Not that the family don’t have their fair share of trials to endure. In one ridiculous scene Jack has to throw his two kids over a gap between two tall buildings (naturally the Asian who was helping him is shot mid-air and falls to his death). Later on he has to beat one of the faceless Asian bad guys to death and he just feels awful about it. He also gets the bejesus beaten out of him a couple of times and is shot in a convenient non-life threatening way. Annie is beaten and very nearly raped but isn’t thanks to a timely intervention by James Bond and Kenny Rogers. Asia really does suck the donkey’s dick bigtime.
If the picture I have painted of this movie so far makes it look xenophobic and reactionary it’s because in many respects it is. Sure, in terms of action and thrills it certainly delivers, but at times it is shockingly parochial, not to say borderline racist. However, there are a couple of aspects to this movie that, whilst not exactly saving it, show that perhaps underneath the veneer of repulsive Hollywood clichés about the dangers of leaving the safety of Uncle Sam’s wonderland, there might be a more serious point to make about neo-colonialism and the parochial attitudes at the heart of the American psyche. I say ‘might have’ because this auto-deconstructionist line is not given nearly enough weight. And that’s a real shame, as this movie would have been a whole lot better for it.
Jack is thanking Hammond for his timely prevention of the death of his family and for providing them with shelter in a brothel and food (dog, to be precise, but the kids are told it’s chicken so that’s fine). Hammond admits that his own involvement in the civil uprising goes a bit deeper than Jack suspects. Essentially he is some kind of facilitator. The Brits and Uncle Sam spotted an opportunity to make big bucks via this water company. They lend the government of ‘Asia’ a stack of money which they have no hope of ever repaying. They bring in their own workers to complete the project. And afterwards they own Asia’s ass. The locals are understandably upset by all this. Like Jack, they are simply concerned about their own families. This speech really cuts to the heart of the matter. Wealth is essentially a zero-sum game. The prosperity of richer countries is predicated upon the poverty of poorer nations. Unfortunately it is just one speech. There is no visual representation of the economic hardship suffered by the locals. There is no dialogue concerning this issue between the Dwyer family and the insurgents.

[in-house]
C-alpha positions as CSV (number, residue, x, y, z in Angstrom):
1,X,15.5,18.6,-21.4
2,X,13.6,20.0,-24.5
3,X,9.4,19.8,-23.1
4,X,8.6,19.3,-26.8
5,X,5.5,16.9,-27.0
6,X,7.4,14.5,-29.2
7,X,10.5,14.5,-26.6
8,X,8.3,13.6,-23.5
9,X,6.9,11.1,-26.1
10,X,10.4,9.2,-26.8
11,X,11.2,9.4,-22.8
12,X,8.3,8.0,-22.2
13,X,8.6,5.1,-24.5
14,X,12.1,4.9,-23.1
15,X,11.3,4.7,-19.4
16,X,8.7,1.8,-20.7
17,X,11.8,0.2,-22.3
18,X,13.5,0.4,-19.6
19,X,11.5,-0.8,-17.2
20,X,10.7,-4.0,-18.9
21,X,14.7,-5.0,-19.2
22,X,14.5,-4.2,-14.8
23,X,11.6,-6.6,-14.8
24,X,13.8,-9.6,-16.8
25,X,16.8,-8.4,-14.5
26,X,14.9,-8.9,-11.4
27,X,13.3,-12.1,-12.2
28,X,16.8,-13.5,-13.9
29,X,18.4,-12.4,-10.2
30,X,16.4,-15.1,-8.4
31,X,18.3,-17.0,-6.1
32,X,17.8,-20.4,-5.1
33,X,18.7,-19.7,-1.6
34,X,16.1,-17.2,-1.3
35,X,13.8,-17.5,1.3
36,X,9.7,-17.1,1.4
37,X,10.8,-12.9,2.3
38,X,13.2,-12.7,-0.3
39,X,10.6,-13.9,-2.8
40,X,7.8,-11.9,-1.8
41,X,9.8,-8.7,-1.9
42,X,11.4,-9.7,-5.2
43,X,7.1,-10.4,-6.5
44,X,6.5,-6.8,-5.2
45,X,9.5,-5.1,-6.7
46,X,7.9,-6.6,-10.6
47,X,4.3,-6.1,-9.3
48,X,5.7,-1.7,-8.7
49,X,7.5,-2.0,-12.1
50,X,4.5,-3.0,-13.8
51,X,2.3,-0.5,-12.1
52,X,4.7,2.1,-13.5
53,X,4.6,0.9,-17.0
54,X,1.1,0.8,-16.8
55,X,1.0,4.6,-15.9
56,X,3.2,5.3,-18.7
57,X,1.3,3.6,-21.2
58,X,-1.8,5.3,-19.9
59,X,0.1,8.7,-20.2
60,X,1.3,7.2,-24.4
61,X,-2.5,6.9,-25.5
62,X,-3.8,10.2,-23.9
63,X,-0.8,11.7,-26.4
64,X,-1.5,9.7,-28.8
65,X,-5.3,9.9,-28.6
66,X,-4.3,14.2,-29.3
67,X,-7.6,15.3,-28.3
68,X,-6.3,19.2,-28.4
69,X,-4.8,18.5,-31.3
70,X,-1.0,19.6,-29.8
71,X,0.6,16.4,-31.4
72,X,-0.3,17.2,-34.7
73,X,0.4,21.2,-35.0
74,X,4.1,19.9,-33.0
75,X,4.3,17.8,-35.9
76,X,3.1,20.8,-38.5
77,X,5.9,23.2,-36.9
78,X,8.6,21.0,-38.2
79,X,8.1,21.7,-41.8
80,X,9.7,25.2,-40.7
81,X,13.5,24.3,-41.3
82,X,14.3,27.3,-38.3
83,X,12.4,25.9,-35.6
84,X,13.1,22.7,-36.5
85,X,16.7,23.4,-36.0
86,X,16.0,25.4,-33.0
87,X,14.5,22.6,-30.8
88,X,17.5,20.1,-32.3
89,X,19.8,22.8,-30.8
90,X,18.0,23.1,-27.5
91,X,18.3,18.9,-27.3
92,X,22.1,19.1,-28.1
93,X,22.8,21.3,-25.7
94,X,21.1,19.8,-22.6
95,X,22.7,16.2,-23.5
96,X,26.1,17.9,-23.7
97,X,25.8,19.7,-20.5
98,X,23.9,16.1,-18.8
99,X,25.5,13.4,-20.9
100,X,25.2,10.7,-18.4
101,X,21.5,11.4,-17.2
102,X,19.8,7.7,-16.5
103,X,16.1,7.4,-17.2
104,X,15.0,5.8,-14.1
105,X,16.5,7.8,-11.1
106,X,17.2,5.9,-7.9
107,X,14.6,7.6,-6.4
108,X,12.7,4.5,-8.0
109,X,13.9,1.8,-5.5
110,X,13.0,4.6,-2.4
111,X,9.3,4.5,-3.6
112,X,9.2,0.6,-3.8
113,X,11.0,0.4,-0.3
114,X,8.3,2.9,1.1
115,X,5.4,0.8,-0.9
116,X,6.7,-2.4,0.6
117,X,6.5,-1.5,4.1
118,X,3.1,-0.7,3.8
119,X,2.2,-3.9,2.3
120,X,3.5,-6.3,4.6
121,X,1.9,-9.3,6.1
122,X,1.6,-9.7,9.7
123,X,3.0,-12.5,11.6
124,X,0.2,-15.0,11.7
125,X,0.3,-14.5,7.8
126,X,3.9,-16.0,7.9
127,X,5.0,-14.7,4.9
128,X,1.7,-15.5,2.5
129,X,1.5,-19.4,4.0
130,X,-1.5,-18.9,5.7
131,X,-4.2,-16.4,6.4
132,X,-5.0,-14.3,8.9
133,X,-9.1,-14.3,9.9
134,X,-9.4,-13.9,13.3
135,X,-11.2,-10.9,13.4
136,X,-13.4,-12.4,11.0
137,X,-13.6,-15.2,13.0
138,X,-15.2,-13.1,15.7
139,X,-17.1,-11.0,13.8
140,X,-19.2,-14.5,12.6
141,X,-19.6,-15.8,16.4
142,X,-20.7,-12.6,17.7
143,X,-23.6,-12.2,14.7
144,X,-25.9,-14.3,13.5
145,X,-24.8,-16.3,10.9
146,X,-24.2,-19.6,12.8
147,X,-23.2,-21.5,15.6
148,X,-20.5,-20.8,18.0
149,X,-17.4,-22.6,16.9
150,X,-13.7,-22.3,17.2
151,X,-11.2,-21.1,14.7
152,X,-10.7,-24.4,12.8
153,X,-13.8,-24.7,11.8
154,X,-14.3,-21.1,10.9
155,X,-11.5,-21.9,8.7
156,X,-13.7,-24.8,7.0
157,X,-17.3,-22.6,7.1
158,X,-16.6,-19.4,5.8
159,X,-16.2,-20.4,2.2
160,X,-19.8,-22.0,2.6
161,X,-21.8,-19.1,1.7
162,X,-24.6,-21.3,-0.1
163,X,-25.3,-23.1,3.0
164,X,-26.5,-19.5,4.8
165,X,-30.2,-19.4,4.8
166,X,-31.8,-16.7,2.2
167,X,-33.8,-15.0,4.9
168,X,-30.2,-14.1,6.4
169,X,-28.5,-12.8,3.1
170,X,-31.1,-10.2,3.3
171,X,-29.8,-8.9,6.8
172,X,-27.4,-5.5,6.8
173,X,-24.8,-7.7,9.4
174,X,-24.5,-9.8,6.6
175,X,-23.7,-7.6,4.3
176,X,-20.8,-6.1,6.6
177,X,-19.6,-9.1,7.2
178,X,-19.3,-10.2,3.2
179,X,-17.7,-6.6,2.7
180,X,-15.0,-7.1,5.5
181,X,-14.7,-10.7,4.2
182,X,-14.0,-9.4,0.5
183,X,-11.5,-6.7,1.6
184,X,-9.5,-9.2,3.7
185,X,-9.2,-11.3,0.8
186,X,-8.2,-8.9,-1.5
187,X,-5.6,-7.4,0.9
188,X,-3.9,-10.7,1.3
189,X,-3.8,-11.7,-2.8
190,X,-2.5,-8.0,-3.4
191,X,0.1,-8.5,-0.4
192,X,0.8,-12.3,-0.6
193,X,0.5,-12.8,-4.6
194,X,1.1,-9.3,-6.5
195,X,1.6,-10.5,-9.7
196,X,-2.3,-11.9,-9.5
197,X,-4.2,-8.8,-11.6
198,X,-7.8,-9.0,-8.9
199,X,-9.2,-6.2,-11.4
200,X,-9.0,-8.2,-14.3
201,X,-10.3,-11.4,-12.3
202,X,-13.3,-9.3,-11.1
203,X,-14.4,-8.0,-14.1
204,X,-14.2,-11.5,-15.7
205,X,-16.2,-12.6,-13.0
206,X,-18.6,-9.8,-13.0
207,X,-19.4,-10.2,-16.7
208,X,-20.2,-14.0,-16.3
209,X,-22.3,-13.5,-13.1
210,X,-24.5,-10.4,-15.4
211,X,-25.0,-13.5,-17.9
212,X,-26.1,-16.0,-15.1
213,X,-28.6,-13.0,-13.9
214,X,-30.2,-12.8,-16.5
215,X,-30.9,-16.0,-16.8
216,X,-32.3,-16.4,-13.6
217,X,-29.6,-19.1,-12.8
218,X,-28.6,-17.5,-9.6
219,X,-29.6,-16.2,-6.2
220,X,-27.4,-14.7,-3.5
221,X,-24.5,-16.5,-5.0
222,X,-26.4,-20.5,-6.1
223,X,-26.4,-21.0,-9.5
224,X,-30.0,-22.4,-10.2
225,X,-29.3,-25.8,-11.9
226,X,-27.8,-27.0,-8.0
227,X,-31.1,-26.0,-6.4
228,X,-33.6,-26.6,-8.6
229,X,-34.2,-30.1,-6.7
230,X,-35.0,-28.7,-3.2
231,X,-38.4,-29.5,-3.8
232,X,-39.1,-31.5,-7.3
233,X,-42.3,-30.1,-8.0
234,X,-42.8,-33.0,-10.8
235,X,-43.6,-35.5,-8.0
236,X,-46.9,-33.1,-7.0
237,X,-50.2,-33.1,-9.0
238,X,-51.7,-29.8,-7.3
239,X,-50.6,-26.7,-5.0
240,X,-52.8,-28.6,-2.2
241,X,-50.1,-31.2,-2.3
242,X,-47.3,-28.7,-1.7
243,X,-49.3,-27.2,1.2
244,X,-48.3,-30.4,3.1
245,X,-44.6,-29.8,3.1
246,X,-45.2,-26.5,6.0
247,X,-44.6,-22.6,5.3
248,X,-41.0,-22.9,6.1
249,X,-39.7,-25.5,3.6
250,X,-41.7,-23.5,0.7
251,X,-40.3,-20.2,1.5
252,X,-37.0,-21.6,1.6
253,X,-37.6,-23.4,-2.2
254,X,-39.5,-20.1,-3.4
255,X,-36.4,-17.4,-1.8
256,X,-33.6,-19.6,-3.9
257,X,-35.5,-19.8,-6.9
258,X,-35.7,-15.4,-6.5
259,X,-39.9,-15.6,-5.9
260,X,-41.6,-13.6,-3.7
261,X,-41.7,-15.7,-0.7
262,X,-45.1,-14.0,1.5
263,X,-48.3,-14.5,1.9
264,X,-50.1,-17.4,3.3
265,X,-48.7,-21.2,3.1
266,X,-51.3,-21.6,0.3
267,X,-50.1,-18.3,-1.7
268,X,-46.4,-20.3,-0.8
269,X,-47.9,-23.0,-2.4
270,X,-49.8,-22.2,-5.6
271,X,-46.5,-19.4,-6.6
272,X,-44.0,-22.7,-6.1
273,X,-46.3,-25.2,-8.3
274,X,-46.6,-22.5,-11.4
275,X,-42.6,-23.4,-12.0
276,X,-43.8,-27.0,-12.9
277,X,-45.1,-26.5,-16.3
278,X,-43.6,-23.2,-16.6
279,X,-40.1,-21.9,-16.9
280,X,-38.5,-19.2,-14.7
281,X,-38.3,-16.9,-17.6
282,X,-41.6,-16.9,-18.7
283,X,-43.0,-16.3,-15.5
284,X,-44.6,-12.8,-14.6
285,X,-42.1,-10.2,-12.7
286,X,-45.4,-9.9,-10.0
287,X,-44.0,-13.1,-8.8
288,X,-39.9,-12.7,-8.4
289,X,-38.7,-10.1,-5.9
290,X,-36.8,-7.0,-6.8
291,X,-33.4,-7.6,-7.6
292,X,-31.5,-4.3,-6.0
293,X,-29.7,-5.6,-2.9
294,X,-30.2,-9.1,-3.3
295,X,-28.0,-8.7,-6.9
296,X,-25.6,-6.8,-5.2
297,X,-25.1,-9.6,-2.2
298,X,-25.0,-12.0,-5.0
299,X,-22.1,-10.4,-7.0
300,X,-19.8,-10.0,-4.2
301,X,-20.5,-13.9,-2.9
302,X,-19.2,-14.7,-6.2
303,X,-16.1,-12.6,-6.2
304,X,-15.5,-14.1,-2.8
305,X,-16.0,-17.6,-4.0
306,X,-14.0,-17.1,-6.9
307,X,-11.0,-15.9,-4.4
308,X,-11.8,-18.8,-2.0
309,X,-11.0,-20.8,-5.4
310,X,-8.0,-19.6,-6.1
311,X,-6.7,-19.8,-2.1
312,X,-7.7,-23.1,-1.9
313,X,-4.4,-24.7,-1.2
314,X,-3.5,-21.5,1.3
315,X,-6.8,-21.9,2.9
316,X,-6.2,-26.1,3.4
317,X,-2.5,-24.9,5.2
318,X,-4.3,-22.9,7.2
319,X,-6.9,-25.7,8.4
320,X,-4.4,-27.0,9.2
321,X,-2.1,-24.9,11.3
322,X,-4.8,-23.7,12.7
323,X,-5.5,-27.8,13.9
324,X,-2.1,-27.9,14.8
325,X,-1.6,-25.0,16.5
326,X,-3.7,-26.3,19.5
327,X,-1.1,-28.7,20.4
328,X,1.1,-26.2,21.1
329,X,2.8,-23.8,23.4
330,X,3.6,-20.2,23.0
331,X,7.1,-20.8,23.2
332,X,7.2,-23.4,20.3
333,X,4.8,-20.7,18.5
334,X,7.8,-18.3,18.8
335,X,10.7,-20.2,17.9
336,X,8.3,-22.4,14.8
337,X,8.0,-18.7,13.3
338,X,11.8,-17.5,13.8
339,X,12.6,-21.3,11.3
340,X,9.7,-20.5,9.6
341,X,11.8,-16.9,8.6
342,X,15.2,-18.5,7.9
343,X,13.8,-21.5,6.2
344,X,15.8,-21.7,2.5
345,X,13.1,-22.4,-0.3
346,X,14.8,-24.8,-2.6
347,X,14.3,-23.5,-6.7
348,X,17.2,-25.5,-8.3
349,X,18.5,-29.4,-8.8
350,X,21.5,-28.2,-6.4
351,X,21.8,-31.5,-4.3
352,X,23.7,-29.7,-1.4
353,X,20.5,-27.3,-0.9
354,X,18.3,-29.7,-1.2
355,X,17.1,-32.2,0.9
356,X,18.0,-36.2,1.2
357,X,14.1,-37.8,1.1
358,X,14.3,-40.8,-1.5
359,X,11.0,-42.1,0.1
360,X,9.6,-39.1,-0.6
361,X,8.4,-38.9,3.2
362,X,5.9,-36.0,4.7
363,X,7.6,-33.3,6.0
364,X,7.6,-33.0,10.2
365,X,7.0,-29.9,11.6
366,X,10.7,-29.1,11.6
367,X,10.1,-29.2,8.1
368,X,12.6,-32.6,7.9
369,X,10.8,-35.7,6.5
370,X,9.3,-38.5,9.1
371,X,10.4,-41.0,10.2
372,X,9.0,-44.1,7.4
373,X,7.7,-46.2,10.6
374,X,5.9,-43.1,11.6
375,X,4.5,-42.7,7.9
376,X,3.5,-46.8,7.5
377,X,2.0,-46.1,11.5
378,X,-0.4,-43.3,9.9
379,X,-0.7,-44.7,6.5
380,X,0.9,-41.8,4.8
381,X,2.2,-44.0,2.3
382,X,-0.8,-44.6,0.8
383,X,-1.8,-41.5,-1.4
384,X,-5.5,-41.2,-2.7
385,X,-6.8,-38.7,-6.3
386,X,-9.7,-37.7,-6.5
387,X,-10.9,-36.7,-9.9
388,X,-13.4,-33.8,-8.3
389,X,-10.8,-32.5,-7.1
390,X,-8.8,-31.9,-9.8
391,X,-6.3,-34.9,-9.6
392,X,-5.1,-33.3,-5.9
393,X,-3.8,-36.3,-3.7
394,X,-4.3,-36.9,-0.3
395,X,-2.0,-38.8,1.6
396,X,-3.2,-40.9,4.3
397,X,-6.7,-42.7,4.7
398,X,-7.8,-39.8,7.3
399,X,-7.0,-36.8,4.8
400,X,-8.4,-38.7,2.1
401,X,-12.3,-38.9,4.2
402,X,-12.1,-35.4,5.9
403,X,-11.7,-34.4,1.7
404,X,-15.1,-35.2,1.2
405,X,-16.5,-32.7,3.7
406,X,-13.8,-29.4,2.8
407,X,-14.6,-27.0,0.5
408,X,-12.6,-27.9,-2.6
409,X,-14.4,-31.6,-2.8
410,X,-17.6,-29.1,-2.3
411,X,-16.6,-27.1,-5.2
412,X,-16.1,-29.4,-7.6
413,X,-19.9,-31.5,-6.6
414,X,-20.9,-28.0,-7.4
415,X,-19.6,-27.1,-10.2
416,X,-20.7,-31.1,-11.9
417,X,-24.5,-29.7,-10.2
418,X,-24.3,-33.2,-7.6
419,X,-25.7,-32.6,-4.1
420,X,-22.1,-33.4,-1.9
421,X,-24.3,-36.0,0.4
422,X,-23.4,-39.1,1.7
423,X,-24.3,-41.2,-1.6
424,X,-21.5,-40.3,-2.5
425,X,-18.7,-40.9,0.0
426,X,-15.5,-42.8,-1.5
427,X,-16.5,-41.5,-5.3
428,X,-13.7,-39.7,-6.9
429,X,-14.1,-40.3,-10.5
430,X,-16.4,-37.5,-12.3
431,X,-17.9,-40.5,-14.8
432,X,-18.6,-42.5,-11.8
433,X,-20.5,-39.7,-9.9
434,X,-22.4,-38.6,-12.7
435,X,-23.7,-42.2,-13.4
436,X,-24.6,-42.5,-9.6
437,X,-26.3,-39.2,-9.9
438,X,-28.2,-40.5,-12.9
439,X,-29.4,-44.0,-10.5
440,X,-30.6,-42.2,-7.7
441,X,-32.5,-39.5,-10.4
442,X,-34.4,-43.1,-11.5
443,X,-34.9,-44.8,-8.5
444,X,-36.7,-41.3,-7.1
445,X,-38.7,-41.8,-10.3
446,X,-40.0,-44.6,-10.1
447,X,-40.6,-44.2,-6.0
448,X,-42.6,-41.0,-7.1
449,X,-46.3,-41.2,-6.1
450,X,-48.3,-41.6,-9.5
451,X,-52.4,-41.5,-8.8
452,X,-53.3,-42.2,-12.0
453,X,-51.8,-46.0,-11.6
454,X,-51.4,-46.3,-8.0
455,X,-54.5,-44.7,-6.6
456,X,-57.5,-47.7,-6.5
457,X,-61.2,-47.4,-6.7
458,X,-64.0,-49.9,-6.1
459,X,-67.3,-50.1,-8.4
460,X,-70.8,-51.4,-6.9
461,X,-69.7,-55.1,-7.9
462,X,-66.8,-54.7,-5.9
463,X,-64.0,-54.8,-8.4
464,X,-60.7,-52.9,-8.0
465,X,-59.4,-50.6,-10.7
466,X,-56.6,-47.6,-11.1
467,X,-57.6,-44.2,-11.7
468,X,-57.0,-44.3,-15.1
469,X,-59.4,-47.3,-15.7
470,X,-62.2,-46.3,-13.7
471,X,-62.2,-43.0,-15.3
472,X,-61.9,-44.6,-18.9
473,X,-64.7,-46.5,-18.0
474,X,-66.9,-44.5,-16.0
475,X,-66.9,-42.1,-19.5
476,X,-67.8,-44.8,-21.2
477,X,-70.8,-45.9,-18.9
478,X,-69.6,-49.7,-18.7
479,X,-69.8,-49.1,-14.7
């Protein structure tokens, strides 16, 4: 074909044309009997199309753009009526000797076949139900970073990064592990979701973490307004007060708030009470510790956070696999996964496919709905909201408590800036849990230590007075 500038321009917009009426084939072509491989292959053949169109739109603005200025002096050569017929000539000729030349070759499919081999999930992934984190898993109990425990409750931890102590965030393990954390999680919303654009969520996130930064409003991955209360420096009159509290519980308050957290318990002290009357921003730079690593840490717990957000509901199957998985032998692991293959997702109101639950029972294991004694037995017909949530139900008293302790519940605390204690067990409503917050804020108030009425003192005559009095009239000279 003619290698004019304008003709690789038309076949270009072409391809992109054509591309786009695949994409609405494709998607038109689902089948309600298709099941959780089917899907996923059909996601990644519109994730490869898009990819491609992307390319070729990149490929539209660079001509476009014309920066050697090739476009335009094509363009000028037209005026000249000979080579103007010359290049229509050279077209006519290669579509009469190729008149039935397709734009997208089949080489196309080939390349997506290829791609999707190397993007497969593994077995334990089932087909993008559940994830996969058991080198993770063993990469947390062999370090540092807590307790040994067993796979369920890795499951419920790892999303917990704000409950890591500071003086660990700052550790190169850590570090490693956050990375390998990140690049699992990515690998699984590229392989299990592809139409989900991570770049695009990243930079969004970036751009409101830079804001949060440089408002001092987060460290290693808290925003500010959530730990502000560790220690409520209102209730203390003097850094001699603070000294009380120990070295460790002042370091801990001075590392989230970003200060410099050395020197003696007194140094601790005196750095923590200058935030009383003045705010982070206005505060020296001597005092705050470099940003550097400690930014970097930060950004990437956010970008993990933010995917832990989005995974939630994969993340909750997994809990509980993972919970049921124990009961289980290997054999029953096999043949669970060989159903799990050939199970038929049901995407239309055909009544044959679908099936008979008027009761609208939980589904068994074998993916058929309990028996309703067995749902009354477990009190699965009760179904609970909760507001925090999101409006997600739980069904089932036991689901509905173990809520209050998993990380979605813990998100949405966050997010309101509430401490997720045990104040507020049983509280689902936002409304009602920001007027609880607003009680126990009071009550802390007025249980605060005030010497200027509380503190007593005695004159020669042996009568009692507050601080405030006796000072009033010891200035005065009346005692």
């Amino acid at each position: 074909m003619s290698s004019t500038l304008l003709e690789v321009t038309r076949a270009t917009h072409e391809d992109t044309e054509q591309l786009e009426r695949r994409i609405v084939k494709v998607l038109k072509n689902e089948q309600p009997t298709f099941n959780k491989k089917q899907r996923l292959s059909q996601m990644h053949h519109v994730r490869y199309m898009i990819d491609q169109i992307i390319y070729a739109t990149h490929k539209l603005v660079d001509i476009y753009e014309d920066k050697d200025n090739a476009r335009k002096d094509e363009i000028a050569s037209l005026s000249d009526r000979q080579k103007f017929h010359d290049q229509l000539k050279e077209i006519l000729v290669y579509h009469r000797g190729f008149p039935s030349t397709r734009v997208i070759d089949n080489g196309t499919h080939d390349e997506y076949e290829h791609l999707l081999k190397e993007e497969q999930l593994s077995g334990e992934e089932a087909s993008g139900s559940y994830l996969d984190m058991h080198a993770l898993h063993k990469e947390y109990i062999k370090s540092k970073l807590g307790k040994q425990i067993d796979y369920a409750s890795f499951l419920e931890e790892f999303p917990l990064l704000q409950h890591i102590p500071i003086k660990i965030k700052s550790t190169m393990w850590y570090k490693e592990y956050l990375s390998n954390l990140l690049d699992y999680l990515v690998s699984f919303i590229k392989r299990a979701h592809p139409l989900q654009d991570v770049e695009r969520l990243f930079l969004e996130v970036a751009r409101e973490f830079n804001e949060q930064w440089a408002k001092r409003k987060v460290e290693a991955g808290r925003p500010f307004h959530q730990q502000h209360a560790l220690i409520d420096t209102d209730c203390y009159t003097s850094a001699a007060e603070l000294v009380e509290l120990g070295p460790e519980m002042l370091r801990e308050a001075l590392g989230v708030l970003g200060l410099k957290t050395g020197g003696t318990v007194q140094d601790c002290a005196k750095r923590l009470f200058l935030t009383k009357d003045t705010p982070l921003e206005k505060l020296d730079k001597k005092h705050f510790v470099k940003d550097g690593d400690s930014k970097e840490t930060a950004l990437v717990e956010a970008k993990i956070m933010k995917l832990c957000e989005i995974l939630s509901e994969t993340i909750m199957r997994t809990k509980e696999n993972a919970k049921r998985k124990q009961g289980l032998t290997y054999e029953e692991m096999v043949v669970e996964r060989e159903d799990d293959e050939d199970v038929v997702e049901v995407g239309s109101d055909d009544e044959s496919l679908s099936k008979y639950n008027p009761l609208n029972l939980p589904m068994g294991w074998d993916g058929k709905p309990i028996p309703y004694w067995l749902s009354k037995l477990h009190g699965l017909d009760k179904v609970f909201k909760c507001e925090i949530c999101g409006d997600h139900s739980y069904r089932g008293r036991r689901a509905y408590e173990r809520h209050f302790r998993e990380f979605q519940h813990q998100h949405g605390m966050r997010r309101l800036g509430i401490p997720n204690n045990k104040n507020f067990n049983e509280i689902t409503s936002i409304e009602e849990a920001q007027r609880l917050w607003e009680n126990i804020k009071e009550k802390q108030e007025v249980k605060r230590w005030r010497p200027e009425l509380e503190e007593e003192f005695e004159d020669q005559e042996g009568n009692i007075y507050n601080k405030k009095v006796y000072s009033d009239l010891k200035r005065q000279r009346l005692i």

It turns out that the title of the movie is a bit of a misnomer. There is an escape. They just have to paddle up the river whilst being shot at from the shore by the baddie Asians. And that escape leads them to Vietnam. Ironically, the all-American Dwyer family will find sanctuary in a country that was subject to some of the worst excesses of US colonialism. It could be coincidence, but in the light of the Hammond speech, I read this as a deliberate subversive move on the part of the filmmakers. The family claim asylum and live happy ever after. Although their ordeal will probably leave them with post-traumatic stress disorder, but the movie is over, so who cares?
ABOUT THE WRITER: Dylan Jaggard has a PhD in Philosophy and a crush on Khloé Kardashian. He’s taught at Birkbeck College and the University of Southampton, and specialises in Continental Philosophy. He’s published essays on Nietzsche’s Aesthetics and Ethics, and flash fiction. He hates that people don’t know the difference between envy and jealousy.